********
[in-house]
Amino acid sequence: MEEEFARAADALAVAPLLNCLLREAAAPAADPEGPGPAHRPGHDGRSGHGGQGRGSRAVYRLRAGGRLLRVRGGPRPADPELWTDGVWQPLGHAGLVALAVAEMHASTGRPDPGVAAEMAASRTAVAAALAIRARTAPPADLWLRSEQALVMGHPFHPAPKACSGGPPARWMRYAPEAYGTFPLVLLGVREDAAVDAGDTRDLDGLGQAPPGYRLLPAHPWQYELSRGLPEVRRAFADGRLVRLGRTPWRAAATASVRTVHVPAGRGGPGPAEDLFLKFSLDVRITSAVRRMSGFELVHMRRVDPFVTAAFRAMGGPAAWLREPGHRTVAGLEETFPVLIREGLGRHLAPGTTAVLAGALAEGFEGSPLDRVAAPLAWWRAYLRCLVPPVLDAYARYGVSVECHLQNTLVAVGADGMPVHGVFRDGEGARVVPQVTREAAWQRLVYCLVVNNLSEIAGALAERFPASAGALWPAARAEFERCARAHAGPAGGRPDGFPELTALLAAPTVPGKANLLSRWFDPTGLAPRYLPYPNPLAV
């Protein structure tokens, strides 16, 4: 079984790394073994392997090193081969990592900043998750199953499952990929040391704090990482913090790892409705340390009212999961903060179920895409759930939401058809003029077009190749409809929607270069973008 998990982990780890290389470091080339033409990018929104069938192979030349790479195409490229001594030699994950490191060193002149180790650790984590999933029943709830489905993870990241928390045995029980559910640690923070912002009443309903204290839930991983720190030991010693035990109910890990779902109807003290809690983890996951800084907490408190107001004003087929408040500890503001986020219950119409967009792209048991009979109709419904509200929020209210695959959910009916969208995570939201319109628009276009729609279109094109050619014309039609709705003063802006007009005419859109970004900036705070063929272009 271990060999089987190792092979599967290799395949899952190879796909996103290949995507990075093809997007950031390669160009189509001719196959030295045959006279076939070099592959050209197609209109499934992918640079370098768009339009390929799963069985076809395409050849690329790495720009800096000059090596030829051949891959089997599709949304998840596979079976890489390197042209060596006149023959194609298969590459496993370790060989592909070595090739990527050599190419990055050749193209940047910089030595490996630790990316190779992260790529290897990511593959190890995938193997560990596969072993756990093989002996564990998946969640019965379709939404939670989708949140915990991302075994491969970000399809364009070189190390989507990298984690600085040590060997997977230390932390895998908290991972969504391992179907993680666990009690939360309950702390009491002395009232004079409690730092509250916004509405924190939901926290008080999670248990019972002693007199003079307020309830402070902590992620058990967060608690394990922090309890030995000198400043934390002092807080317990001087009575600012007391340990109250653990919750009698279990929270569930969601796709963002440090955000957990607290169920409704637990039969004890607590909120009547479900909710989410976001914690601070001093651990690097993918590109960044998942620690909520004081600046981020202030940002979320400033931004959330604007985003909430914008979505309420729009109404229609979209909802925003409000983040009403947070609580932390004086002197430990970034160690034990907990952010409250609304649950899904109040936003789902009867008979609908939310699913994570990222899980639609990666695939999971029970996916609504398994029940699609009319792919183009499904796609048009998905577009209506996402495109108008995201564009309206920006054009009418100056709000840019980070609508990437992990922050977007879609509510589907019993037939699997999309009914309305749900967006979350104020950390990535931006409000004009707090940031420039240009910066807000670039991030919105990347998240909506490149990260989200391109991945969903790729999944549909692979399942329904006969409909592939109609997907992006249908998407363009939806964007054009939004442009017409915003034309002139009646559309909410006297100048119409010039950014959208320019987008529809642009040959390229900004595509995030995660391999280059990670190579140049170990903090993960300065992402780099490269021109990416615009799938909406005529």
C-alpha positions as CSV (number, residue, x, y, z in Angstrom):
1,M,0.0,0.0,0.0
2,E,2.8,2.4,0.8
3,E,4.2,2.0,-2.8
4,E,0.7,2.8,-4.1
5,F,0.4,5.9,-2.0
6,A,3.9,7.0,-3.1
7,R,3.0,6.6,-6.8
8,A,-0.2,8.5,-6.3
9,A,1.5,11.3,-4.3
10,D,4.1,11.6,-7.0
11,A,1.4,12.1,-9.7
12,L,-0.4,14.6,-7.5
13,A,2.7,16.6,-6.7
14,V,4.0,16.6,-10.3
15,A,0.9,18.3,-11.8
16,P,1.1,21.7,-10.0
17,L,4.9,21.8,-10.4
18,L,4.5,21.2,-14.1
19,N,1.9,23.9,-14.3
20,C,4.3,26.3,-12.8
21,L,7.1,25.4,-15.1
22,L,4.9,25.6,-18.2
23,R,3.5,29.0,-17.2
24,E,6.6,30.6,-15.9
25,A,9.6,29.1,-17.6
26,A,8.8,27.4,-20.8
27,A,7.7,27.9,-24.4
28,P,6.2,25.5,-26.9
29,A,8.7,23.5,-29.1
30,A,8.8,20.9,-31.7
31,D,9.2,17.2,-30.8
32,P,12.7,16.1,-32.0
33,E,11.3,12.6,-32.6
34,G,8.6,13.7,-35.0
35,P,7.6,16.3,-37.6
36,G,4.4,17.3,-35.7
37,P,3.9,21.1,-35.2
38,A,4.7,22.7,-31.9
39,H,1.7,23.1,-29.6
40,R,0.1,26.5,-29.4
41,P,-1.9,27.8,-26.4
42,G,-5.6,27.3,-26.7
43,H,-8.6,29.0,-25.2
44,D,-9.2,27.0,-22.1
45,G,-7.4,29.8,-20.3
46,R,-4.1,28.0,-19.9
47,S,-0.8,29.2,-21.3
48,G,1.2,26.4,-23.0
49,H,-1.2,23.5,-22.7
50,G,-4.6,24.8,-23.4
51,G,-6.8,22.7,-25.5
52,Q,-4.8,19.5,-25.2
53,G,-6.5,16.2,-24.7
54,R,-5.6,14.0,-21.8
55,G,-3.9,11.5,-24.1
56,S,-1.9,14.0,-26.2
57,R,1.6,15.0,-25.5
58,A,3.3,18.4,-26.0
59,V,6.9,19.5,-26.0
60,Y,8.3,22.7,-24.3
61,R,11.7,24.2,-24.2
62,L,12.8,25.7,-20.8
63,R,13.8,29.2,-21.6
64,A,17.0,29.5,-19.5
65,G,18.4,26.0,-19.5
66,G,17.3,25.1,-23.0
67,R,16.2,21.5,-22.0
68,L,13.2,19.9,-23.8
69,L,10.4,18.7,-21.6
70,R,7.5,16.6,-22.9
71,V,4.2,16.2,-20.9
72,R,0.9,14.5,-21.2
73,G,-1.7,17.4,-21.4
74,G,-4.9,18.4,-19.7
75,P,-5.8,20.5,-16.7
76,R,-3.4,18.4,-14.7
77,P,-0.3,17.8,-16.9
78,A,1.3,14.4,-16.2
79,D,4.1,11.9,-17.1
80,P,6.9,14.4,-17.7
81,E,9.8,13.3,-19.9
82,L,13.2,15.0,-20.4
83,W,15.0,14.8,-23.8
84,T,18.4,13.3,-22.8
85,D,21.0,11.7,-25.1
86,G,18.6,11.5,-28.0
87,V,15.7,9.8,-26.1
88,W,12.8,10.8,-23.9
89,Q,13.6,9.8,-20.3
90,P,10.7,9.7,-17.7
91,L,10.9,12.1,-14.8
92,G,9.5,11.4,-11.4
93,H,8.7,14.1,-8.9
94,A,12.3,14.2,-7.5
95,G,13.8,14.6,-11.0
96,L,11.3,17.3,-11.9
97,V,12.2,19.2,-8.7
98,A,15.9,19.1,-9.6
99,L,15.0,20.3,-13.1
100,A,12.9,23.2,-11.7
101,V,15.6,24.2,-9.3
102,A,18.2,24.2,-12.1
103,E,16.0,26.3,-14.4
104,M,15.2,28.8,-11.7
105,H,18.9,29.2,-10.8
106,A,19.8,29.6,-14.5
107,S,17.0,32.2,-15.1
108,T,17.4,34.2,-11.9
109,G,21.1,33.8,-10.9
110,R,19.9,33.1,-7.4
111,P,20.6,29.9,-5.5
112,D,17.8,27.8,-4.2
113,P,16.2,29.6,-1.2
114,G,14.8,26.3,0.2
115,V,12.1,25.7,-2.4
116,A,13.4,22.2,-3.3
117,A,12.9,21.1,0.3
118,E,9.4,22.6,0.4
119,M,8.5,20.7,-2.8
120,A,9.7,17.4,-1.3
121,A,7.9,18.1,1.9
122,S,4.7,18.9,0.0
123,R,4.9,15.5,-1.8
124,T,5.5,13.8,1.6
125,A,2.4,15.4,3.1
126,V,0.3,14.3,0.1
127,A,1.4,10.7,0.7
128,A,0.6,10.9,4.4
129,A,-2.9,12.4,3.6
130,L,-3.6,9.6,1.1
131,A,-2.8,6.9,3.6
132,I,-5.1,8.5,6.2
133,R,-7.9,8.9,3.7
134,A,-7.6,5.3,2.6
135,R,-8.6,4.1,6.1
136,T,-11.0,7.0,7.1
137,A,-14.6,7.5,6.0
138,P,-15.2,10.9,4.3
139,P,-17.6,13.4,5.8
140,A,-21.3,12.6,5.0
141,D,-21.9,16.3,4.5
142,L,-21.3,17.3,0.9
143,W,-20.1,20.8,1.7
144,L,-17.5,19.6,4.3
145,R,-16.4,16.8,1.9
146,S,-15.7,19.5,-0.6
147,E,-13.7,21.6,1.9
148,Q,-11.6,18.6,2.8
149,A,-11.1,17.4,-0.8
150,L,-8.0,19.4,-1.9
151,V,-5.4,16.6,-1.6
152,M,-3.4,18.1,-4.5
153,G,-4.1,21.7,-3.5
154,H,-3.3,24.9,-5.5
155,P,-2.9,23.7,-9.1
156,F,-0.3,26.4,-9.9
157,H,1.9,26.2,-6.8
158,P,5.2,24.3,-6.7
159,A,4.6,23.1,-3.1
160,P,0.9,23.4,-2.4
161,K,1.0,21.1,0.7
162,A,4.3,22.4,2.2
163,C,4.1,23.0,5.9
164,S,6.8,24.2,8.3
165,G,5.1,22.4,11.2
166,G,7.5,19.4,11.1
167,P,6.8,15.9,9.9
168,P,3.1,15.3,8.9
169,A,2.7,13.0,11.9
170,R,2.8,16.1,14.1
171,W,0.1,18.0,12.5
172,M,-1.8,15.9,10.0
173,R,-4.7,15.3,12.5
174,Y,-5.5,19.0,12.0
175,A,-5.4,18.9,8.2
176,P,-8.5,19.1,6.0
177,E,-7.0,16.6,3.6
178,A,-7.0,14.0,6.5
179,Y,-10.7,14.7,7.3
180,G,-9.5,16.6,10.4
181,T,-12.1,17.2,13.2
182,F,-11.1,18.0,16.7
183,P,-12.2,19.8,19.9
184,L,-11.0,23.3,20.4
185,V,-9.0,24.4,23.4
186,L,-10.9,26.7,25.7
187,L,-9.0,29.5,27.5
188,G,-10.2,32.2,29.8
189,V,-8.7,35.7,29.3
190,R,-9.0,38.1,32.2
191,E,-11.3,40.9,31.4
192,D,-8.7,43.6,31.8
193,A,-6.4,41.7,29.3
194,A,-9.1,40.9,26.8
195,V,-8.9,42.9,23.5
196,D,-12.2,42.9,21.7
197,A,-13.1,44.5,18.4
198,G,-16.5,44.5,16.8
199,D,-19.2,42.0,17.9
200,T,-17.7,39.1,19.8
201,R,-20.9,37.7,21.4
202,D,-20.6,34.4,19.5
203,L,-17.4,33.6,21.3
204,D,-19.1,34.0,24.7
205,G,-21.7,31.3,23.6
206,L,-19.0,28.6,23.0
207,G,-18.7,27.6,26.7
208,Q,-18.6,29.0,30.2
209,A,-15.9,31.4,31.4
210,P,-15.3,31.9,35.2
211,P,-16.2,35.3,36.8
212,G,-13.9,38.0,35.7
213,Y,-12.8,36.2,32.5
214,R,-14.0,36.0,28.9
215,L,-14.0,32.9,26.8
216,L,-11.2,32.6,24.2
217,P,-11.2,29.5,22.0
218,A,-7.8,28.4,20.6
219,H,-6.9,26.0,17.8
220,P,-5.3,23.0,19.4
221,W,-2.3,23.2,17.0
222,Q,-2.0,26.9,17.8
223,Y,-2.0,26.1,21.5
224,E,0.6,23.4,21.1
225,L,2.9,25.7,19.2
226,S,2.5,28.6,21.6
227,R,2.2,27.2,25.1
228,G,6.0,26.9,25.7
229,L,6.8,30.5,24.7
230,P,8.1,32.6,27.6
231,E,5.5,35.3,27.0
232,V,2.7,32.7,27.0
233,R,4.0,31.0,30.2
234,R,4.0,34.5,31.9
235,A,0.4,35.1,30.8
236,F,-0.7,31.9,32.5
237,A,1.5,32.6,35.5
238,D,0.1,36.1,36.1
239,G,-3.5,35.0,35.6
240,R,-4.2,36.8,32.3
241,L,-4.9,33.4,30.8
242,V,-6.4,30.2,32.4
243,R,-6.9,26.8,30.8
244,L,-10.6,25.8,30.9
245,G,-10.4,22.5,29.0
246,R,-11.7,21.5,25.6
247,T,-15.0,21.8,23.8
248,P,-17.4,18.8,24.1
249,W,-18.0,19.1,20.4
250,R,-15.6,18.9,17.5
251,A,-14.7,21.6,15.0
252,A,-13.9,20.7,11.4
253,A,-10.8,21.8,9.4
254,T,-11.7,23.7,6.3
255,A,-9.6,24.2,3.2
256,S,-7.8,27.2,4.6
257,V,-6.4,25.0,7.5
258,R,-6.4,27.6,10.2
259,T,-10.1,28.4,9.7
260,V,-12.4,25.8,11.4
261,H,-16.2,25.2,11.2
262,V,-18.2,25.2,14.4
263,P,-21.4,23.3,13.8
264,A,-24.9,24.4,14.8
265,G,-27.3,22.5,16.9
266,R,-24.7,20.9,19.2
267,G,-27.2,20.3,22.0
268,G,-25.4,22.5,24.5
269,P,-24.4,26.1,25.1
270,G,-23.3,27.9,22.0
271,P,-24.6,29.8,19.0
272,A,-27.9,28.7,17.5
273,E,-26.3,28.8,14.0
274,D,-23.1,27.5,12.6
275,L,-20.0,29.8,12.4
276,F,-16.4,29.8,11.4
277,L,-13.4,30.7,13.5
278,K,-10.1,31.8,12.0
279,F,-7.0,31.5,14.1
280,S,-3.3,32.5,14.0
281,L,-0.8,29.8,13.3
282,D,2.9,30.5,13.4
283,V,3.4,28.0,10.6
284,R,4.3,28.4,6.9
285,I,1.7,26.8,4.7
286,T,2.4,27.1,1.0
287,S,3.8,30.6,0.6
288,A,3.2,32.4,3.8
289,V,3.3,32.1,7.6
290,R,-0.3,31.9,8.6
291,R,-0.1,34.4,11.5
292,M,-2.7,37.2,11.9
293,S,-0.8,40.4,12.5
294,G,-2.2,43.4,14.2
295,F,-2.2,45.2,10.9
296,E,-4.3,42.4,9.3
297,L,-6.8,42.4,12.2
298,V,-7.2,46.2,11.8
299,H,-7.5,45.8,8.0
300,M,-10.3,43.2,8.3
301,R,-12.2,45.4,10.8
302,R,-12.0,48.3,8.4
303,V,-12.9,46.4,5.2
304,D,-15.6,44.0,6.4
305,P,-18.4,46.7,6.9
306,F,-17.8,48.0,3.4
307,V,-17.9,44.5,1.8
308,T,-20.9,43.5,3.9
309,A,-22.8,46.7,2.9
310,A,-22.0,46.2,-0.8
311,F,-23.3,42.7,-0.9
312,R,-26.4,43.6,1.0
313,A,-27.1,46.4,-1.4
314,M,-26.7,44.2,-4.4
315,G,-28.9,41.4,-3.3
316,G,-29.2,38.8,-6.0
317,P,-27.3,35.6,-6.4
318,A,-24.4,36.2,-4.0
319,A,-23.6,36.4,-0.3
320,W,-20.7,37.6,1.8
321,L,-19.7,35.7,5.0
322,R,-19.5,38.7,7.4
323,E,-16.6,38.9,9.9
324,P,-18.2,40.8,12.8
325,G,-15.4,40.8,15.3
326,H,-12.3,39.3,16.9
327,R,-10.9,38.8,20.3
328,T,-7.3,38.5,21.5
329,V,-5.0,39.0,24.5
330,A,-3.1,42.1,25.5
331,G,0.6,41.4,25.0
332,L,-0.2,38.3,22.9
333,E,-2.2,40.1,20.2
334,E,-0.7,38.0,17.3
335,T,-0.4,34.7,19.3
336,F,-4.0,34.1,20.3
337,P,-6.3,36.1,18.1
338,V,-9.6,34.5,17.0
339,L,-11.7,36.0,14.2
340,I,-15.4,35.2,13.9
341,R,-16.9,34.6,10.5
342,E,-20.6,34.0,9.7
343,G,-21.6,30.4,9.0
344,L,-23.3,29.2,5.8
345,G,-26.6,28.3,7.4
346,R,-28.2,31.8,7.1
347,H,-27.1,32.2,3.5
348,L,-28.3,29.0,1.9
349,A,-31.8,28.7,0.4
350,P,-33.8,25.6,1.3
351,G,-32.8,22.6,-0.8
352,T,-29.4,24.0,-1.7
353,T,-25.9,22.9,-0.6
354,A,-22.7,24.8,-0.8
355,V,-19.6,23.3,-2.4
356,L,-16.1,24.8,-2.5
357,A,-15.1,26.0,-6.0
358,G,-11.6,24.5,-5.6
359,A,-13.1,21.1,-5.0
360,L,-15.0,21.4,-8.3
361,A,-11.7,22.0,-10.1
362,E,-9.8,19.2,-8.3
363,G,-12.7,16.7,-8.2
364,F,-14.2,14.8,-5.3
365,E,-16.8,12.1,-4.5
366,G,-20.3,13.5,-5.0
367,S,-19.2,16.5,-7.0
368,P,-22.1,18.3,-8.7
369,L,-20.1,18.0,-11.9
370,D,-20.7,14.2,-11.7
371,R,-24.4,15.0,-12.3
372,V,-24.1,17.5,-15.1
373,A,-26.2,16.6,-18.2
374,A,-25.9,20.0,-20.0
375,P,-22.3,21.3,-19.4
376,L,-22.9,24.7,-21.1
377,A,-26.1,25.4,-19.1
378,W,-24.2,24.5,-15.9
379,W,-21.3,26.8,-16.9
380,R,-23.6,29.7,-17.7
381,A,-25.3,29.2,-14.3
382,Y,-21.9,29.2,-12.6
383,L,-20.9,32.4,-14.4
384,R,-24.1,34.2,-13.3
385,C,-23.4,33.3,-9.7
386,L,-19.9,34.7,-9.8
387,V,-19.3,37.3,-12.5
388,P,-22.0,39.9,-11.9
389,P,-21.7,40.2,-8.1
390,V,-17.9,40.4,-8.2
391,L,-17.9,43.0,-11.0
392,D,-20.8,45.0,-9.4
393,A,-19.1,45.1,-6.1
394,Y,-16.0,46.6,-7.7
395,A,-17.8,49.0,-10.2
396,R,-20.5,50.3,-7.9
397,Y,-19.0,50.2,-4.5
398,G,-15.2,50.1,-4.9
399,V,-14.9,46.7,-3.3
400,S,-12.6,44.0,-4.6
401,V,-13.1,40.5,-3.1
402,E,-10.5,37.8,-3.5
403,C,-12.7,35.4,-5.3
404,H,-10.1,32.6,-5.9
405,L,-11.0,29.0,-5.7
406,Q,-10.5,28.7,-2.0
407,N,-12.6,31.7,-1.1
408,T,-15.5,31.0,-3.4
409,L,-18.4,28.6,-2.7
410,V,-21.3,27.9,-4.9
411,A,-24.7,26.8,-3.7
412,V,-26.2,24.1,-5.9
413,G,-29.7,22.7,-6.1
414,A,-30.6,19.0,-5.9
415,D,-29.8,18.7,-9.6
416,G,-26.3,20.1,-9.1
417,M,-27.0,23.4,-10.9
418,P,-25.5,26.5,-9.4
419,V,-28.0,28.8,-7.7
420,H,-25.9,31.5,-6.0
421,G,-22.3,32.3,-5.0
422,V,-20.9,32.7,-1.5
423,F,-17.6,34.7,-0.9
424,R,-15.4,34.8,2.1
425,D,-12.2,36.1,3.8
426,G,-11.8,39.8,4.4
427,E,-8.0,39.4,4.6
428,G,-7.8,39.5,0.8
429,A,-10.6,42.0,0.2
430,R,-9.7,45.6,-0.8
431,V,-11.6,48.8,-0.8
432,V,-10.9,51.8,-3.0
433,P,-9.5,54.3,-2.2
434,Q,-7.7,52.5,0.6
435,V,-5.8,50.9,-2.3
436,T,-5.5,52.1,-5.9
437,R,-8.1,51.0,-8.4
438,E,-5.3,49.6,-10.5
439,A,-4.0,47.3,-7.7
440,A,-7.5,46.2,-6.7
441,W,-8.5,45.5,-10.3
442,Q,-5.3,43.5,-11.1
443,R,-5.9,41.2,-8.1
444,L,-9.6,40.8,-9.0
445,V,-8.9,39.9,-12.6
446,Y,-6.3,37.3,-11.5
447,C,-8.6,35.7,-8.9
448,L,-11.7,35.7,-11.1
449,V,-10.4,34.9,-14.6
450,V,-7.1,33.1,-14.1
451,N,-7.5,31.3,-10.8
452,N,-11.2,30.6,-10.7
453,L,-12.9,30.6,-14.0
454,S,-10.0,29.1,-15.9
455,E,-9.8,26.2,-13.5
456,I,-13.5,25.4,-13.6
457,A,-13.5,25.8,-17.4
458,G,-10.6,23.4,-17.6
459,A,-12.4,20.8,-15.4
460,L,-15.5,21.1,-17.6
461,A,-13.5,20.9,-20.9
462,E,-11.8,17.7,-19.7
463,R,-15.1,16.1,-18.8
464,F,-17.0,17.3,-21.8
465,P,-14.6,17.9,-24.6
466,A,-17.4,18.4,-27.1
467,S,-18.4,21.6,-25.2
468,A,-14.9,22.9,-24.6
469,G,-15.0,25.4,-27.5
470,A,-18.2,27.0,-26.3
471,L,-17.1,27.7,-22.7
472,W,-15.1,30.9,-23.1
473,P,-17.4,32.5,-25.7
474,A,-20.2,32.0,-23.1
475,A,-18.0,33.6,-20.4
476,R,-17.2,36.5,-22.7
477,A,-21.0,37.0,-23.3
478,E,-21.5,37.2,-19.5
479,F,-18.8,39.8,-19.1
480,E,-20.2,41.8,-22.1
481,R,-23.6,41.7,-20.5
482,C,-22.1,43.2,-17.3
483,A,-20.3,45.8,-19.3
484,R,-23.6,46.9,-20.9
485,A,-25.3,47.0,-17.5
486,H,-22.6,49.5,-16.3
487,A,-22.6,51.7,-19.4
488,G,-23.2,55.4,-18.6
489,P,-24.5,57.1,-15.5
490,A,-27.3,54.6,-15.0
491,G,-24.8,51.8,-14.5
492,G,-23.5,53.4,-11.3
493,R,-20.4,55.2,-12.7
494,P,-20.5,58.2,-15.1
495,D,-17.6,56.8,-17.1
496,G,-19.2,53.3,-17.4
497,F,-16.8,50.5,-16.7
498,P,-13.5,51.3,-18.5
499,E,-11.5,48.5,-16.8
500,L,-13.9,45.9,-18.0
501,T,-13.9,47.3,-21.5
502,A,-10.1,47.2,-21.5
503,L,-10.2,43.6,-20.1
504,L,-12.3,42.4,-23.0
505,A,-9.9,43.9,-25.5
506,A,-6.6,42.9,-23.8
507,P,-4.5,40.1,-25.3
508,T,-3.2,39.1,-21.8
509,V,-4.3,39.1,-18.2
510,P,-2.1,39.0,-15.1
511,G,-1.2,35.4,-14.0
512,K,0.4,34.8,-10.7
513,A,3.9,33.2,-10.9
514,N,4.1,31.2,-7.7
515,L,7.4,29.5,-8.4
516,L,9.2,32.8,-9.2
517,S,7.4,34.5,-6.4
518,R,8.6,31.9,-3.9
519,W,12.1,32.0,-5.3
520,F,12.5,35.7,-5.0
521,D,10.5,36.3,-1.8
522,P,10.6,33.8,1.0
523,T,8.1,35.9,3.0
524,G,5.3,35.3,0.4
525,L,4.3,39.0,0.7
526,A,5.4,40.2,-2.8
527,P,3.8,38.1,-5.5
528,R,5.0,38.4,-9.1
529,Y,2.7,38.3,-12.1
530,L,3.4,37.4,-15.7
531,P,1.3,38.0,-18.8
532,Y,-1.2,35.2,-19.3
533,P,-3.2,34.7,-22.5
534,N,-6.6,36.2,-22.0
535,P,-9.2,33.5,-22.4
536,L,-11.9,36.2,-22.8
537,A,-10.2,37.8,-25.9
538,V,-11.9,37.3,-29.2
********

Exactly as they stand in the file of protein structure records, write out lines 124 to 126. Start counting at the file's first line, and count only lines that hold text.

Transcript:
120,A,9.7,17.4,-1.3
121,A,7.9,18.1,1.9
122,S,4.7,18.9,0.0